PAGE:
HCR Law Events

7 July 2023

Artificial intelligence in the education sector: is there a place for it?

Generative artificial intelligence (AI), and, in particular, ChatGPT, has been making headlines in recent months. AI can respond to questions, complete written tasks, and respond to prompts in a human-like manner, by analysing and writing text, or producing audio, video and images.

Whilst many users of generative AI hope that it can help us to address issues directly impacting society, with a pilot due to run in the south-west using AI to predict and prevent pollution, when it comes to use of AI in the education sector, a number of individuals have found that, whilst clear and professional-looking answers to assessment questions can be produced by AI, one of its main pitfalls is that it will create false sources of information. So, is there space for artificial intelligence in education?

Education Secretary Gillian Keegan has launched a call for evidence to answer this question. The government is seeking views and experiences on the use of AI in education from education professionals across the sector. The results of this call for evidence will be used to inform future work, and the potential use of AI to reduce workload and improve outcomes. Conversations will also need to be steered towards navigating misuse of AI in preparing essay answers, and the risk of AI being used to cheat in exams.

The Department for Education set out its own position in respect of AI in March this year. The policy paper “Generative artificial intelligence in education” states that when used appropriately, there is space for AI to be used in the education sector to reduce workloads, which could free up the time of teachers and provide the opportunity for them to focus on delivering excellent teaching.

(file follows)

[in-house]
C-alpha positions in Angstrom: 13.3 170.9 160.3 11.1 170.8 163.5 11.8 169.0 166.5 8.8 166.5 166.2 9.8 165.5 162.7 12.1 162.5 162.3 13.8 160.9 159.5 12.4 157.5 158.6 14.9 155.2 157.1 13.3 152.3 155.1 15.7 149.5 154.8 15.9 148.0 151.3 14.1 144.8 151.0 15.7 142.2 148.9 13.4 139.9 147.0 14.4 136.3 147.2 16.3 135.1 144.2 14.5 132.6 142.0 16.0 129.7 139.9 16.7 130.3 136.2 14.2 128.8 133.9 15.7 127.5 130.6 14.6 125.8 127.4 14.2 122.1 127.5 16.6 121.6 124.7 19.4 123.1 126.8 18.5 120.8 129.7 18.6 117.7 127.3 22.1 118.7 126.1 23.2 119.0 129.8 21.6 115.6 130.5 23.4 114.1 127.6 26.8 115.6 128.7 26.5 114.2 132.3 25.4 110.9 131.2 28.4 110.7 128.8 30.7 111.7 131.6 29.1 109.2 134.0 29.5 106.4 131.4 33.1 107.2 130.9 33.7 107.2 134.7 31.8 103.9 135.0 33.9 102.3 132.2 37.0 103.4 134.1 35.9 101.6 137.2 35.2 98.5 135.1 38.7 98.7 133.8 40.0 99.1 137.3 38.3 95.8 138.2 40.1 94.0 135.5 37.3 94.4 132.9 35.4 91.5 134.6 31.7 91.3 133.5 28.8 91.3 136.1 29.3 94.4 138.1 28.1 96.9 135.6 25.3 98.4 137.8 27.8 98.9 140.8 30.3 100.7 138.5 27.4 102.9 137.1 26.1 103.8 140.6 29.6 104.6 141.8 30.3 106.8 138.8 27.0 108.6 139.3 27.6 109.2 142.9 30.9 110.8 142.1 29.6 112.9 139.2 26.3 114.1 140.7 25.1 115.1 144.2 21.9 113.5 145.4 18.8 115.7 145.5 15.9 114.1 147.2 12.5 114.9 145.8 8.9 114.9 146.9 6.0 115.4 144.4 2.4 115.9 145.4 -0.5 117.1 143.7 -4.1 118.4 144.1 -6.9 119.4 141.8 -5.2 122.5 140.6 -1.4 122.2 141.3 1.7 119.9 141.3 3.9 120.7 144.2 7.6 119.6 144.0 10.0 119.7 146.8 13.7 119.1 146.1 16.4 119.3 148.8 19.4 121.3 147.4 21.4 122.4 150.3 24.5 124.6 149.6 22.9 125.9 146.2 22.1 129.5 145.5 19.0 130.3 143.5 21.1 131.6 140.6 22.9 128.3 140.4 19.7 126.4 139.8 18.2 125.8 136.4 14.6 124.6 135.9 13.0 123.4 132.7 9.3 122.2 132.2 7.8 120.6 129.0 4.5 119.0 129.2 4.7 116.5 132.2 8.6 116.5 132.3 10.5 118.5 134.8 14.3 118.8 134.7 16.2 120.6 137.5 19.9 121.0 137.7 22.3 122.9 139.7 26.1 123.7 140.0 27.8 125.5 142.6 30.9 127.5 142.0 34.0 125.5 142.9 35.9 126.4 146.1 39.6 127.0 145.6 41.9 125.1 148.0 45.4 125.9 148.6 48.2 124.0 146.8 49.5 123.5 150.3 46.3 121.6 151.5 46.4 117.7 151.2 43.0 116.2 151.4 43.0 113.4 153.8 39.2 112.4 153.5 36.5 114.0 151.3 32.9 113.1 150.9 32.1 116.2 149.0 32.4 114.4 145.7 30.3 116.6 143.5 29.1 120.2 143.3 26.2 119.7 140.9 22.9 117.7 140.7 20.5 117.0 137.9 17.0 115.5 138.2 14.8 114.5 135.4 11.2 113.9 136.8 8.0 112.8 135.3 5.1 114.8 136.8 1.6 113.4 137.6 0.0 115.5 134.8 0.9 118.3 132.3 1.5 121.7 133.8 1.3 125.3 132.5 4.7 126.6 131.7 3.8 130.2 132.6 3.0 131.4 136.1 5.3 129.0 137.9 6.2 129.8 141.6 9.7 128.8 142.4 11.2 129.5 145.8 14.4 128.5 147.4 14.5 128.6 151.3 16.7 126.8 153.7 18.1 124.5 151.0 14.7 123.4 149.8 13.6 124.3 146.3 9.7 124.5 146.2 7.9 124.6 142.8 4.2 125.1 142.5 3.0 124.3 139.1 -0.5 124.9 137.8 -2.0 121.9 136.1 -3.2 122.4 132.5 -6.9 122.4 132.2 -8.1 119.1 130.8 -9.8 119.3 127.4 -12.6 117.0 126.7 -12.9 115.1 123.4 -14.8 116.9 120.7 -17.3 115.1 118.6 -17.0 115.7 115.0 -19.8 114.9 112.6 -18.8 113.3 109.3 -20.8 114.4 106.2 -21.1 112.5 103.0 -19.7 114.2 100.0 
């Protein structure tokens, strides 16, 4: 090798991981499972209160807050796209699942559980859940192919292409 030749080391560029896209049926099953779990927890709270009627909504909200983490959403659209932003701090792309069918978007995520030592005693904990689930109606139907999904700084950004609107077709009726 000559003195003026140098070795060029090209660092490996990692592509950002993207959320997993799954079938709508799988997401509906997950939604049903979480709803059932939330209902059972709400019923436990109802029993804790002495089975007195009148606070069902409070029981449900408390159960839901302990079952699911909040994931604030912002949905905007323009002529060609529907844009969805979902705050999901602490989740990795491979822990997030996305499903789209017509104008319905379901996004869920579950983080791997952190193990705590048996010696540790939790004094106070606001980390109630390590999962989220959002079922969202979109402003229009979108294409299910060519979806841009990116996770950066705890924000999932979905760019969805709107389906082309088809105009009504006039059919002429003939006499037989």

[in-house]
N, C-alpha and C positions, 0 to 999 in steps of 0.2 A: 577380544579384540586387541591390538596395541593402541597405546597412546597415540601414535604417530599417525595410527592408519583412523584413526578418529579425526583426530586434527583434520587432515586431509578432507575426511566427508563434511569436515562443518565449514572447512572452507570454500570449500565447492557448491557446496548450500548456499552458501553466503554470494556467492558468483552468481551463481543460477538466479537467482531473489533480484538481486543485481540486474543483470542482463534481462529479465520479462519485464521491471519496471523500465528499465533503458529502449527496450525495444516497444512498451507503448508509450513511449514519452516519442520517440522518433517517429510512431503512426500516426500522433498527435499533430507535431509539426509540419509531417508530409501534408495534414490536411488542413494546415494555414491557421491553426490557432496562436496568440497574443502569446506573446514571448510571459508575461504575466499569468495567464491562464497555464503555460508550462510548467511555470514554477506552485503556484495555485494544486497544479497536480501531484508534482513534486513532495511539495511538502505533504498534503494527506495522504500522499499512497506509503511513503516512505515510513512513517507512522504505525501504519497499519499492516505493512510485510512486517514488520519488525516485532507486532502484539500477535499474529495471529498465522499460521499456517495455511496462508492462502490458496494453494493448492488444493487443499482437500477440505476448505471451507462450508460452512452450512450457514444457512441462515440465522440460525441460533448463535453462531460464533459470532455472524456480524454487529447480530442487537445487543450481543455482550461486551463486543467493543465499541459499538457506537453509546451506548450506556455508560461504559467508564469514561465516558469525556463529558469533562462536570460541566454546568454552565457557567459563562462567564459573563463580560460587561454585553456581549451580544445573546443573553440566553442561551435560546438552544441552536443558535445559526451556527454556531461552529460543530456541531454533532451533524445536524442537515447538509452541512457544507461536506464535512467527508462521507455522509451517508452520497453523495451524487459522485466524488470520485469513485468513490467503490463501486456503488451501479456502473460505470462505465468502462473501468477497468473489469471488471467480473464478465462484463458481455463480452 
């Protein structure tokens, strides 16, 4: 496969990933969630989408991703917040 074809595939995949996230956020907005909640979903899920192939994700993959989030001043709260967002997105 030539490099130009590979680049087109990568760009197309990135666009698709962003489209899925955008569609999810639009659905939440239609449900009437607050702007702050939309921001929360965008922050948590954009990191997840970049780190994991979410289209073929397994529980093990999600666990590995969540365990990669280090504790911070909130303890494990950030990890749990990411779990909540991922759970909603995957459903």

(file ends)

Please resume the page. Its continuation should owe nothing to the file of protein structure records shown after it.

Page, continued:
However, the Department for Education recognises that the use of AI comes with potential risks, and the sector will need to take steps to prevent malpractice involving the use of AI, and to ensure that data protection is not jeopardised by inputting personal and sensitive data into AI tools. Further, protections would be required to ensure that students are protected from any potentially harmful content produced by AI, and that cyber security can deflect potentially more sophisticated cyber-attacks as AI use becomes more widespread.

The call for evidence will be open until 23 August 2023, and anyone working in the education sector can provide their views on the issue. The Department for Education will also have conversations with experts to understand how AI is being used in the education sector, and how its future use could benefit the sector.

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About the Author
Coral Peutrill, Solicitor

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